Please don’t think I am whining or complaining when I tell you about our RV repair experiences. When Storm and I decided to buy a used RV and head out to see America we knew that we would have to spend as much time working on the RV as we spent sight-seeing (well we were hoping for more sight-seeing, less repairing but you get what you get). While on the road, we have learned that our assumption was not quite right. Apparently we would have had the same sight-seeing to repair ratio even if we had purchased a new vehicle. In fact while at the Cummins dealership in Grand Junction Storm was lamenting to an fellow RVer there with a dead generator about our rush to get everything sold and to get us on the road. Storm believed that had we spent more time preparing the RV, we might have had less trouble.
Our new friend explained that he and his wife spent a year working on their RV, test camping and making trip preparations before they left Florida for their big retirement plans. Retirement day came, the adventure began and not a single slide on their RV would retract. After manually retracting the slides, their first stop on their grand journey was to the nearest shop to get the slides fixed. After hearing this, we felt better.
So it should have come as no surprise to us that the intermittent stuck flush valve on our fancy RV HeadHunter commode finally decided to remain in the open position, potentially filling our black tank and creating all sorts of chaos. We had been hoping it would self-heal as the recommended repairs required that Storm somehow manage to remove parts from behind the commode by standing on his head in the small water closet working by looking in a mirror with tools that he had to create as needed. When the water began to rise in the bathroom (no I am NOT kidding) action had to be taken. Fortunately we could get the parts overnighted to us. Well actually the only part we NEEDED was an itsy bitsy teensy tiny o-ring, but we had to purchase $450 worth of other parts to get that. We are in a campground so leaving the water off for a day is no problem as toilets and showers are within a few steps of the coach. Of course our Next Day Air package got delayed due to storms in St. Louis (all part of the RV experience) but when it did arrive, Storm brilliantly completed repairs. Two days later he had worked out all of his cramps and most of his bruises were healing from the contortions required by him to restore our facilities.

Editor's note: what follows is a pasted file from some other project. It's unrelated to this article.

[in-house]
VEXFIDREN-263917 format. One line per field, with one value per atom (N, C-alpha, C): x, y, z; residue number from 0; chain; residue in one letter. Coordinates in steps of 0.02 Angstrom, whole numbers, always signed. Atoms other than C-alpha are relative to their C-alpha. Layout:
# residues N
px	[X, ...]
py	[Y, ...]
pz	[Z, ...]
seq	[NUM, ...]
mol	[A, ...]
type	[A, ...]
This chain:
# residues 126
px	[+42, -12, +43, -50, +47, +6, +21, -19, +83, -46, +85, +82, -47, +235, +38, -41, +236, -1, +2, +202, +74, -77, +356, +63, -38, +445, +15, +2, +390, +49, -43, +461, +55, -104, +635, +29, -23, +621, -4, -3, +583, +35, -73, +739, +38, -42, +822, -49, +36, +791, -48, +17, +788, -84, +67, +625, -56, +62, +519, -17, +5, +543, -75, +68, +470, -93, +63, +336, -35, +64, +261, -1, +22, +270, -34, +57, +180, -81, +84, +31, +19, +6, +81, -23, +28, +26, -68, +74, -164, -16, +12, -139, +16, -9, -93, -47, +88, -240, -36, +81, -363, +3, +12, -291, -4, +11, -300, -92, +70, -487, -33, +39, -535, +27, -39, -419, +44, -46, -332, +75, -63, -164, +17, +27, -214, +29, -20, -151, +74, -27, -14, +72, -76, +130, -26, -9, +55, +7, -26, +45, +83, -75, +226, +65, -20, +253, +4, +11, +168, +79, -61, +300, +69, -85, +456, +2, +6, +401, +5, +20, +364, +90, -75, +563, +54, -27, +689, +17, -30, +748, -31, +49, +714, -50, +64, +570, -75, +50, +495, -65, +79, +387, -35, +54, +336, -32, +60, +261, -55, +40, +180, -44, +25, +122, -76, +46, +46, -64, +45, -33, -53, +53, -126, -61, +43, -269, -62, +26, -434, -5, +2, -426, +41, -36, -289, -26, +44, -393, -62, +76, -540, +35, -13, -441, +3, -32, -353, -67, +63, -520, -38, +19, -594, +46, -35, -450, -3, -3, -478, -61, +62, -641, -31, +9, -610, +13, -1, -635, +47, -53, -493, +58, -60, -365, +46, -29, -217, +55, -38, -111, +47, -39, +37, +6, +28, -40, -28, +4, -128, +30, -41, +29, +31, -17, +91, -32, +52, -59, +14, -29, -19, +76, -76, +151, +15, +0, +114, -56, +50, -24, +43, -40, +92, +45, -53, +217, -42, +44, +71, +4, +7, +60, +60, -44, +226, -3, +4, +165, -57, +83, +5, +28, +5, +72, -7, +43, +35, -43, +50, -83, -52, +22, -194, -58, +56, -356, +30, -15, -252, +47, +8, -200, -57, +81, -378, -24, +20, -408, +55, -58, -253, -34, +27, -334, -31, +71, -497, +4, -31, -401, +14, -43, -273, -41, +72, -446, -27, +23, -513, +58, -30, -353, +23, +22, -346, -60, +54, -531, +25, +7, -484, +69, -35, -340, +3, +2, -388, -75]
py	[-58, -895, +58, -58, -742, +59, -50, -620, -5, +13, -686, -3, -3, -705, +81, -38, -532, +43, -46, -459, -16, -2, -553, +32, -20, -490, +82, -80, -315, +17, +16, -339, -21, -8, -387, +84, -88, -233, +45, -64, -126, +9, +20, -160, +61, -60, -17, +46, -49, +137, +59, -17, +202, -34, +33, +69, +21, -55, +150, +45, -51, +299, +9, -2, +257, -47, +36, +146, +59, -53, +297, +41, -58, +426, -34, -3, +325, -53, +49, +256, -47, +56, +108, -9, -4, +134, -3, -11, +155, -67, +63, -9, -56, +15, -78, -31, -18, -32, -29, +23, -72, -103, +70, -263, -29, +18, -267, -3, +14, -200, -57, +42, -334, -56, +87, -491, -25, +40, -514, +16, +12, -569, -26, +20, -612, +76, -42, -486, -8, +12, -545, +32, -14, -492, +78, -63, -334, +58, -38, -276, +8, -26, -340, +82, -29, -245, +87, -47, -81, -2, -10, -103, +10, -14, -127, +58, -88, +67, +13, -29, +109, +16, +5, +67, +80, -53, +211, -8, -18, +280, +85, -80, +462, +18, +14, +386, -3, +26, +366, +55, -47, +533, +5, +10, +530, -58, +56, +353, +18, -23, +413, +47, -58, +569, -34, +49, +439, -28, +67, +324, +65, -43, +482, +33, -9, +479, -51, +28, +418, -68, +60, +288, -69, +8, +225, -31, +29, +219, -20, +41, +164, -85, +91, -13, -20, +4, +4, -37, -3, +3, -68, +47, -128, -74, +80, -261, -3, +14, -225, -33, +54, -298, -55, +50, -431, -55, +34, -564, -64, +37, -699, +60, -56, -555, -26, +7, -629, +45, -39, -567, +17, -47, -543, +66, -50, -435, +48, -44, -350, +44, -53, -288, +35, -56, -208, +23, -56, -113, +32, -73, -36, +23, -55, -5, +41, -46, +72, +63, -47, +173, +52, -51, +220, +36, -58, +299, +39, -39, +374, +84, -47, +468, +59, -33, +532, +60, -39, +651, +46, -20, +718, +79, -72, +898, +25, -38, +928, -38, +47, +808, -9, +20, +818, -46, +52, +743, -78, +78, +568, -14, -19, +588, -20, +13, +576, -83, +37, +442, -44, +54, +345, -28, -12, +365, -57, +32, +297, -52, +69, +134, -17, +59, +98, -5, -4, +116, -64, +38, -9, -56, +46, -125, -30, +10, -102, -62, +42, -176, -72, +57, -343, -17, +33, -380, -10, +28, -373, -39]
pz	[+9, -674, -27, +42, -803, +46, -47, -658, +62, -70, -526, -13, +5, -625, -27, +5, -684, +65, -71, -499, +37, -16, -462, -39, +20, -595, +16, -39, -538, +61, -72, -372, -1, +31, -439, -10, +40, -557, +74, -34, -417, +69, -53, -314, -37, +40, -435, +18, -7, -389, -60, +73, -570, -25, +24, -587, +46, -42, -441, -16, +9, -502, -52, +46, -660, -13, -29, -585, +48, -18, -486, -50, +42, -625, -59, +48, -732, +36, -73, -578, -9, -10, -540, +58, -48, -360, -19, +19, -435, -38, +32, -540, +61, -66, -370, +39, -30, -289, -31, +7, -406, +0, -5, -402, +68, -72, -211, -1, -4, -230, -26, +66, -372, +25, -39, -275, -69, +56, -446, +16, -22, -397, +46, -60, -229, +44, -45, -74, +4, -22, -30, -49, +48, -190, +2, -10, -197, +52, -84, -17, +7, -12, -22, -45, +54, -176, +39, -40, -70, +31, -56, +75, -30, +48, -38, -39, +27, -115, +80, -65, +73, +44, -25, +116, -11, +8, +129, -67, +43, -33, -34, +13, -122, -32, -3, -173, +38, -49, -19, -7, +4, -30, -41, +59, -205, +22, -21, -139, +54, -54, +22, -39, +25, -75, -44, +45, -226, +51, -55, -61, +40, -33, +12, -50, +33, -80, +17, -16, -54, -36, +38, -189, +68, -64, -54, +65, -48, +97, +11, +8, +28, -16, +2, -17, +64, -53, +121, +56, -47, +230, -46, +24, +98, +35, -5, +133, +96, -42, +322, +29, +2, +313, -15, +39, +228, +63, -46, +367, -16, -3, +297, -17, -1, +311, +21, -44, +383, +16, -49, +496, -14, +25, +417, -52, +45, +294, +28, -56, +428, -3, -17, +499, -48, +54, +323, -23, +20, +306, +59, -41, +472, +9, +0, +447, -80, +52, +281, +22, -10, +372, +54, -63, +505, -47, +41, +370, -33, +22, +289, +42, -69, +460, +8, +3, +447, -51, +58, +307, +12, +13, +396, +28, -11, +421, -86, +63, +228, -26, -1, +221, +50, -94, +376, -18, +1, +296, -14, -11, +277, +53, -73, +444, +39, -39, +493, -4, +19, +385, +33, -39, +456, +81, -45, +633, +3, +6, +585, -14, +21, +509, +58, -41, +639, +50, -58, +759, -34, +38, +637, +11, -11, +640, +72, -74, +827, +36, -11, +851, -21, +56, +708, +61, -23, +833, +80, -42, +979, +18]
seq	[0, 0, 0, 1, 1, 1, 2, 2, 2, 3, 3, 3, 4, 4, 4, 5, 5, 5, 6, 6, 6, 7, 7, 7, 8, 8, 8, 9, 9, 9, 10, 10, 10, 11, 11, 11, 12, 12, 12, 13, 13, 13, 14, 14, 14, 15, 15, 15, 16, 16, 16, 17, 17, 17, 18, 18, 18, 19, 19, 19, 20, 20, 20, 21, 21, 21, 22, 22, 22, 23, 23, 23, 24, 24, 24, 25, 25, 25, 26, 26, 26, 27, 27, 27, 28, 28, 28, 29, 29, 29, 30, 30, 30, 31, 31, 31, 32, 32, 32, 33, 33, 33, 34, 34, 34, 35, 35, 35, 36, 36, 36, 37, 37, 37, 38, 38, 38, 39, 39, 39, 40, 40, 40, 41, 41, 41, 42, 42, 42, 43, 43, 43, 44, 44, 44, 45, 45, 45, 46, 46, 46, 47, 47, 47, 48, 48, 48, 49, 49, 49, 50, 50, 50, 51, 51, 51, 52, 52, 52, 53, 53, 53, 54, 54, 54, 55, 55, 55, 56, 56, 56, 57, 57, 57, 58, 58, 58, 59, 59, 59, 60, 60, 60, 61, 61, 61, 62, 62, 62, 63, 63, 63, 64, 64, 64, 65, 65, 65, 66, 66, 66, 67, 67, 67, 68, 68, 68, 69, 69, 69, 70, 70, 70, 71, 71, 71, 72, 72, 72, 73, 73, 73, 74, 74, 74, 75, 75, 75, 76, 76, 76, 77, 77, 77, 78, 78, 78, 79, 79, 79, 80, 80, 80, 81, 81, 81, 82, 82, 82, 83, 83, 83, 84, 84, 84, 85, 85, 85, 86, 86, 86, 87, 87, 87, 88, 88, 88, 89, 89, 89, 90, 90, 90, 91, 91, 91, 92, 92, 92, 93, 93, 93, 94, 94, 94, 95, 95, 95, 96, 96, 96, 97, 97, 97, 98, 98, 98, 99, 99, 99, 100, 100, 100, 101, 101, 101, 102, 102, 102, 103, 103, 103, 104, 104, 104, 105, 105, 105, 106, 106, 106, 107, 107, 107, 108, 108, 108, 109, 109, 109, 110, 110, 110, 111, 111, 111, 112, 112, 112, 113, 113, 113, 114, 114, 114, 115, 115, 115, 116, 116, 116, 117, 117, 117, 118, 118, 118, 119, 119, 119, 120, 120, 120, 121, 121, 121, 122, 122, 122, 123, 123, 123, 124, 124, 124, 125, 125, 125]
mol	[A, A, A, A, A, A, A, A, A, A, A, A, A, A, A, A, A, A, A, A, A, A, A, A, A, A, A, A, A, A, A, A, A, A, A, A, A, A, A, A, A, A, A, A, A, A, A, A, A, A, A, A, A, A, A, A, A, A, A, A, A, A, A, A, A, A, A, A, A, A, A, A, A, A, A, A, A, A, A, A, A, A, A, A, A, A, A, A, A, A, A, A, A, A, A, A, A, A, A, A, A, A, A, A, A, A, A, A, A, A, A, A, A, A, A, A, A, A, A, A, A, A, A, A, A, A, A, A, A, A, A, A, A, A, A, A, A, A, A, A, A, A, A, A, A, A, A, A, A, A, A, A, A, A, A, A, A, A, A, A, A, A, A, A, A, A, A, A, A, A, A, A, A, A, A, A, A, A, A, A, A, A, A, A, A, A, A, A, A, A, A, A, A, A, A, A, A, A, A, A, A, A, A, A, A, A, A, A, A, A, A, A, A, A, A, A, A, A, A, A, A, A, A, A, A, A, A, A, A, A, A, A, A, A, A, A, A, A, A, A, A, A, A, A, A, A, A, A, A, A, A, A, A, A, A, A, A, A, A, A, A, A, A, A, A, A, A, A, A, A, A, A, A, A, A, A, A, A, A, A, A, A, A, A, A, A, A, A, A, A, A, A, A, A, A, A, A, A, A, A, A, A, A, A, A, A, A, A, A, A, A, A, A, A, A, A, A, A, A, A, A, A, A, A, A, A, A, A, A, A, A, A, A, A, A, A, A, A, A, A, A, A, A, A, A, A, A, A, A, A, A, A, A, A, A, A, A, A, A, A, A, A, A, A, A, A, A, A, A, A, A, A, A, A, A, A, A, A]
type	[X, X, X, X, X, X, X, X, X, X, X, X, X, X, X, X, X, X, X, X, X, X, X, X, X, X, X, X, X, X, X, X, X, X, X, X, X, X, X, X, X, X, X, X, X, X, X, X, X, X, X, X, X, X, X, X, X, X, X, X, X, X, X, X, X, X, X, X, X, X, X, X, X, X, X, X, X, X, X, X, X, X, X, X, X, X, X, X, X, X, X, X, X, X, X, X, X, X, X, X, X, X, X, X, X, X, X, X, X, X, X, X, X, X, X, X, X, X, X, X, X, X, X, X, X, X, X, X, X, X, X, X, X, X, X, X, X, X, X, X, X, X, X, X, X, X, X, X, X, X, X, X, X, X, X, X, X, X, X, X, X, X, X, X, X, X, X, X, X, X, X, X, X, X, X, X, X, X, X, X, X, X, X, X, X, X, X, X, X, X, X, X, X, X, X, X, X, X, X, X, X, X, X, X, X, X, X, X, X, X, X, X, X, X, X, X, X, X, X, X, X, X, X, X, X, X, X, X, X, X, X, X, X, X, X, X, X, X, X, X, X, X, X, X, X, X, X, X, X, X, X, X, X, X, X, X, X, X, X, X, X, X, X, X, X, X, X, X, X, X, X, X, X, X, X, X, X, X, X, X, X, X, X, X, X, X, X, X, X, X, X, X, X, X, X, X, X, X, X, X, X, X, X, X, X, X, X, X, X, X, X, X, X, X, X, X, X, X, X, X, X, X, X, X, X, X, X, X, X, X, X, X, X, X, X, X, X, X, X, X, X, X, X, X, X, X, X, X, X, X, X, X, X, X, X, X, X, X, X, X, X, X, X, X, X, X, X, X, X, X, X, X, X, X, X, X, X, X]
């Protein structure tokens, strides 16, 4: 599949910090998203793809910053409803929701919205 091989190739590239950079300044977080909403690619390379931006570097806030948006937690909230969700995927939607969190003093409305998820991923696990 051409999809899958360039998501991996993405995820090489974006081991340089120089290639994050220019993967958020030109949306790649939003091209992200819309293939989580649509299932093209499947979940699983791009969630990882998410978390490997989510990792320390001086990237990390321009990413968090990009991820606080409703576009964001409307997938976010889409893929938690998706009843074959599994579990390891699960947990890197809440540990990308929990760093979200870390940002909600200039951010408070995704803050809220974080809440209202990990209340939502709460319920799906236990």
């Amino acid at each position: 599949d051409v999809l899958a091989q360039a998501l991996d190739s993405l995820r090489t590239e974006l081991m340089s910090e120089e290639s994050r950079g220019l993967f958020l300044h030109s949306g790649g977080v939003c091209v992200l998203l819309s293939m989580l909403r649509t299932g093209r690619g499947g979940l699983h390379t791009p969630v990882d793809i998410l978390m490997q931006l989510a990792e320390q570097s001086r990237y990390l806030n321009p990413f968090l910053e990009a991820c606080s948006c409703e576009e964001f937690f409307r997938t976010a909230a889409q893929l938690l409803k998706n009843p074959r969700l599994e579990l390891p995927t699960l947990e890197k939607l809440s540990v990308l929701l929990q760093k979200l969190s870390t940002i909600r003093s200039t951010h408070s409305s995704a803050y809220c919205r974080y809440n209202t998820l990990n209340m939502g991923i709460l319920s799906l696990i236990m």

Then the storms arrived. The first time we rode our motorcycles to Rapid City we sat under a bridge for an hour outside the city waiting for thunderstorms to pass. Then as we rode into Keystone on that same trip, all heck broke lose and by the time we found a safe place to park we each had a lap full of hail pellets. So we should have been prepared for temperamental weather.
This time, we watched the clouds darken as the storms approached our waterless RV. We were actually in the park showers cleaning up from the first phase of repairs when the bottom fell out. I had never seen hail fall for 3 hours before, but I did this day. Thank goodness it was only pea size. No damage done, but our nerves were frayed. Here is a report from my niece Priscilla (aka Hailey Weathers) about the storm situation.